Tyler Robbins Fitness

Tyler Robbins has his B.Sc. in Biochemistry: Pre-Medical, is a Certified Strength and Conditioning Specialist (CSCS) through the National Strength and Conditioning Association (NSCA), is certified through USA Weightlifting, and a CrossFit Level 2 Trainer.

Day 50 - Build Muscle, Lower Body Fat


I have a question about weight loss and muscle gain. I want to increase muscle mass, therefore I have to take in more calories. But if I do that won’t it just turn to fat? How does the body know to build muscle instead of storing the extra calories as fat? Am I missing something? Can I gain muscle and lose fat at the same time?

Ah yes, the million dollar question for a lot of guys. I know a lot of guys (and gals) who wish to put on some muscle mass while cutting body fat at the same time. This can be an extremely difficult task to do, but it is possible.

First of all, let's assess the need to put on mass. From an athlete's perspective, some folks have the misconception that bigger muscles mean stronger muscles, which is not always true. Athletes who compete in events that require speed and agility, for example, should train their muscles to be strong and powerful, but do not necessarily want to add any weight to their frames as that could potentially slow their speed. Soccer players are a prime example of this. Soccer players need to be strong and powerful for fast acceleration and dynamic changes in direction, but unnecessary weight could slow them down.

On the other hand, an athlete like a football player (lineman for example) may want to put on mass to not only become stronger and more powerful, but the mass will also make them more difficult to push around.

In this case, however, I believe the individual asking this question wishes to put on a bit of muscle mass for cosmetic reasons, which is fine, as this is one of the most common questions I receive.

There are a number of factors involved in performance and body composition, but for the most part, your diet regulates how you look. Again, this is a pretty broad statement, as the types of exercises you perform as well as your genetics play a big part in how you look.

So what do you eat to put on mass? Well, to put on any type of mass, you need to eat...a lot. Again, I am generalizing here, but for the most part, your calories in must be more than your calories out in order to gain weight. If you are a young male (or female) who has an extremely fast metabolism, this can be a tricky task, but it is doable, you just need to keep feeding yourself every few hours.

How does the body know to build muscle instead of storing the extra calories as fat?

This is the trickiest part of the equation, because let's face it, anyone can gain weight by eating a lot of crap. What most people intend to do is build lean mass, aka muscle.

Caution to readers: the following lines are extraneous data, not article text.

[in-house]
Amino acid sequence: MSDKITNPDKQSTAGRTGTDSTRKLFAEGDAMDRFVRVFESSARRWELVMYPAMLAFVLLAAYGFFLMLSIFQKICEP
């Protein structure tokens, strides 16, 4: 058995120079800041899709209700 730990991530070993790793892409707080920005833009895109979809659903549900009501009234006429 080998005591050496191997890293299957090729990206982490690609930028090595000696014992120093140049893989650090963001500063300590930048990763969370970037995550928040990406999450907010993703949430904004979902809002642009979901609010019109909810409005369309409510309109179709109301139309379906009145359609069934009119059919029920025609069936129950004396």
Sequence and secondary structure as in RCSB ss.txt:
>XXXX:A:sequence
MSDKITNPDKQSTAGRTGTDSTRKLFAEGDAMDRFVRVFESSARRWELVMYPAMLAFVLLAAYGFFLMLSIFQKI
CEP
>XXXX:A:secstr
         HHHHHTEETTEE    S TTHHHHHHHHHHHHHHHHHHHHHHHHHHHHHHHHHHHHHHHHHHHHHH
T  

Any tissue in the body that is being structured requires the building blocks to do so. This is where protein, or more specifically amino acids, come into play. There are a wide variety of studies that have been done on just how much protein should be in one's diet in order to build muscle.

Some folks think more is better, but remember that protein is still a macronutrient, which means too much is still just extra calories, and therefore if unused will be stored in the body as fat. I personally like to aim for the 1g/pound of body mass rule. I usually sit around 176/177lbs, so I try and aim for at least 170-180g of protein a day.

Even with all of this discussion on diet, one fact still remains - you need the proper stimulation for tissue growth. What I mean by this, is that in order to build muscle, you need to resistance train. Not only that, but you need to lift heavy things. Resistance training causes damages to your muscle fibers which, in turn, cause stimulation for growth.

Essentially all types of resistance training causes at least some sort of stimulation for muscular growth, but in order to maximize your potential for growth, you should lift very heavy things. When you lift heavy, your body produces more testosterone, which in turn, causes a chain reaction of processes that stimulate muscular growth.

The nice part about this, is that the more muscle mass your body has, the more calories it burns at any given time. The more calories being burned at any time can translate into lower percentages of body fat.

Other resources to help with this topic can be found on my blog:


Quote of the day:
"One secret of success in life is for a man to be ready for his opportunity when it comes."
~Benjamin Disraeli